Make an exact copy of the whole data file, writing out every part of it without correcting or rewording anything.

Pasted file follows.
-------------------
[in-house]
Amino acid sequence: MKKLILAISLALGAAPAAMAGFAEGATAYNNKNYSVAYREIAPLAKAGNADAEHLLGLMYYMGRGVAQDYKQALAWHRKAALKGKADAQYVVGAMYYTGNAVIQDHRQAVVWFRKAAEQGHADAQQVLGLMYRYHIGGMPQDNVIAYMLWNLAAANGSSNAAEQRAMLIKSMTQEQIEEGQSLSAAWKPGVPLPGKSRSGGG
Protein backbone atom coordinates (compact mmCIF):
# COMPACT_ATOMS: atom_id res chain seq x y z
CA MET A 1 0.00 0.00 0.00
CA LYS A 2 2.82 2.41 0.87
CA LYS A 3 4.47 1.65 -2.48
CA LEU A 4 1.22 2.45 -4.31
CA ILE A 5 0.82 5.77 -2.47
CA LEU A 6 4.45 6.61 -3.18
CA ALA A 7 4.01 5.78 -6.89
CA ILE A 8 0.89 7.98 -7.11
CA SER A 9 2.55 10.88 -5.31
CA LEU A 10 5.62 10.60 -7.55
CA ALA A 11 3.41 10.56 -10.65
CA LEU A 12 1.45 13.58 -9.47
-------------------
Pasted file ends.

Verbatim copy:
[in-house]
Amino acid sequence: MKKLILAISLALGAAPAAMAGFAEGATAYNNKNYSVAYREIAPLAKAGNADAEHLLGLMYYMGRGVAQDYKQALAWHRKAALKGKADAQYVVGAMYYTGNAVIQDHRQAVVWFRKAAEQGHADAQQVLGLMYRYHIGGMPQDNVIAYMLWNLAAANGSSNAAEQRAMLIKSMTQEQIEEGQSLSAAWKPGVPLPGKSRSGGG
Protein backbone atom coordinates (compact mmCIF):
# COMPACT_ATOMS: atom_id res chain seq x y z
CA MET A 1 0.00 0.00 0.00
CA LYS A 2 2.82 2.41 0.87
CA LYS A 3 4.47 1.65 -2.48
CA LEU A 4 1.22 2.45 -4.31
CA ILE A 5 0.82 5.77 -2.47
CA LEU A 6 4.45 6.61 -3.18
CA ALA A 7 4.01 5.78 -6.89
CA ILE A 8 0.89 7.98 -7.11
CA SER A 9 2.55 10.88 -5.31
CA LEU A 10 5.62 10.60 -7.55
CA ALA A 11 3.41 10.56 -10.65
CA LEU A 12 1.45 13.58 -9.47